WASHINGTON, D.C. — Small businesses that are actively hiring are finding it more difficult now than in June to find workers to fill open positions, according to a poll on the state of the workforce taken September 30 – October 7, 2021, and released today by the U.S. Chamber of Commerce and MetLife. The poll reveals small business owners’ current attitudes toward hiring, vaccine requirements, and the national economic outlook.
Nearly half (49%) of small businesses that are actively hiring say it is hard to find candidates with the skills they need, a significant jump from only 34% saying so in June. Small businesses that are actively hiring are also finding it harder to fill open positions (44% vs. 34% in June) and compete for talent with larger businesses in their area (42% vs. 26% in June).
The small business data comes just weeks after the Bureau of Labor Statistics (BLS) reported there were 10.4 million job openings across the country in August, following a record high 10.9 million in July.
Although more small businesses say that they are likely to hire new employees this year (58% vs. 48% in June), there was little change in the percentage of small businesses that have actually initiated the hiring process (36% vs. 33% in June).
“Small businesses are ready to hire, ready to welcome back customers, and support vaccinations to keep customers and employees safe,” said Tom Sullivan, vice president of small business policy at the U.S. Chamber of Commerce. “However, the worker shortage crisis threatens the economic recovery of Main Streets across the country, and many small business owners have simply given up on finding new staff. Congress needs to focus on making it easier for small businesses to hire the people they need to grow, compete, and thrive.”
Most small businesses support vaccine requirements
A majority (64%) of small business owners support businesses in their area requiring vaccines for their employees—with both the Biden administration’s proposed mandate and business-initiated mandates receiving equal support. Similarly, 60% support businesses in their area requiring proof of vaccination from their customers.
The support aligns with a recent Gallup poll showing 58% of Americans favor the administration’s vaccine mandates for companies with 100 or more employees, or weekly testing.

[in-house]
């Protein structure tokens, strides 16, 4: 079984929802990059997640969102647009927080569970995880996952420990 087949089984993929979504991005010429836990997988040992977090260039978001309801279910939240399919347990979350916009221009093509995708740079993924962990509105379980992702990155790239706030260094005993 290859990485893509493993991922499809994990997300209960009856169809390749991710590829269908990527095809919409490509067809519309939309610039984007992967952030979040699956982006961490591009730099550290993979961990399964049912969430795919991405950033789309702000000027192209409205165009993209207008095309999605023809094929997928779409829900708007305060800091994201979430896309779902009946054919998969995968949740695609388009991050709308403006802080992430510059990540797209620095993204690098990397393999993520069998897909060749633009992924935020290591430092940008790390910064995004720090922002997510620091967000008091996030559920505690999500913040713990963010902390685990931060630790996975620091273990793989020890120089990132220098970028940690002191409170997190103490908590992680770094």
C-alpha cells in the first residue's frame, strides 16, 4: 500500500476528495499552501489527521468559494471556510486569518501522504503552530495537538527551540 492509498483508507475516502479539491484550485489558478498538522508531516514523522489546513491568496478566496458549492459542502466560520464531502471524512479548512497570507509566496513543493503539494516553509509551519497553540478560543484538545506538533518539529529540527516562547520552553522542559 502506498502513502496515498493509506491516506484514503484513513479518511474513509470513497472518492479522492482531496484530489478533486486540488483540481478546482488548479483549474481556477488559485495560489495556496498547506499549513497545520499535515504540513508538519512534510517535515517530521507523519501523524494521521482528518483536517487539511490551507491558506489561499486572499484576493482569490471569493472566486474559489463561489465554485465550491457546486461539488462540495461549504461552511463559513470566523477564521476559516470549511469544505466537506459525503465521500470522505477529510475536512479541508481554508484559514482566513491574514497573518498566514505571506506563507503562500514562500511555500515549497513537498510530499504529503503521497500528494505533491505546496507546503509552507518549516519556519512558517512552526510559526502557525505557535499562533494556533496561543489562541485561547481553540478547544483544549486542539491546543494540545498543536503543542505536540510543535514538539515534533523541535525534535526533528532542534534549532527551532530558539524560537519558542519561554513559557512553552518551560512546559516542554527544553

More small business owners are implementing vaccine requirements for customers than in June, before the COVID-19 Delta variant worsened the pandemic in the U.S. About half (51%) are likely to or already require proof of COVID vaccination from customers, up from 38%. Three in five (61%) are likely to or already require staff to be vaccinated.
Although most small business owners (56%) see a return to a normal small business climate as distant (6 months – 1 year away), businesses with less than half of employees vaccinated are more likely to say the climate will never return to normal (26% vs. 8% in companies with more than half of employees vaccinated).
Meanwhile, 16% of small businesses with at least half of their workforce vaccinated expect a return to normal within three months, compared to only 6% of small businesses with low staff vaccination rates.
“While it is encouraging to see more optimism around hiring plans in the latest poll, small businesses are still facing a challenging, ever-changing environment, especially when it comes to recruiting workers,” said Cynthia Smith, senior vice president, Regional Business at MetLife. “In a competitive labor market, it is more important than ever for small businesses to have the tools and resources needed to attract and retain top talent.”
- Retailers show the strongest levels of support for vaccine requirements for employees (70%), and proof of vaccination for customers (68%).
- 10% of small businesses say they already require customers to show vaccine cards, up from just 3% that said they were doing this in June.
- For employees unwilling to comply with vaccine or testing requirements, 43% of small businesses report they are likely to replace them, but few (10%) say they have already done so.
- Small business decision makers are concerned about the health (65%) and future (64%) of their business, while half (52%) say they are concerned about their staffing.
Learn how the U.S. Chamber and U.S. Chamber Foundation’s America Works initiative is helping companies and our country address the workforce shortage at uschamber.com/america-works.
About the U.S. Chamber of Commerce
The U.S. Chamber of Commerce is the world’s largest business organization representing companies of all sizes across every sector of the economy. Our members range from the small businesses and local chambers of commerce that line the Main Streets of America to leading industry associations and large corporations.
They all share one thing: They count on the U.S. Chamber to be their voice in Washington, across the country, and around the world. For more than 100 years, we have advocated for pro-business policies that help businesses create jobs and grow our economy.
MetLife, Inc. (NYSE: MET), through its subsidiaries and affiliates ("MetLife"), is one of the world's leading financial services companies, providing insurance, annuities, employee benefits and asset management to help its individual and institutional customers navigate their changing world. Founded in 1868, MetLife has operations in more than 40 markets globally and holds leading positions in the United States, Japan, Latin America, Asia, Europe and the Middle East. For more information, visit www.metlife.com.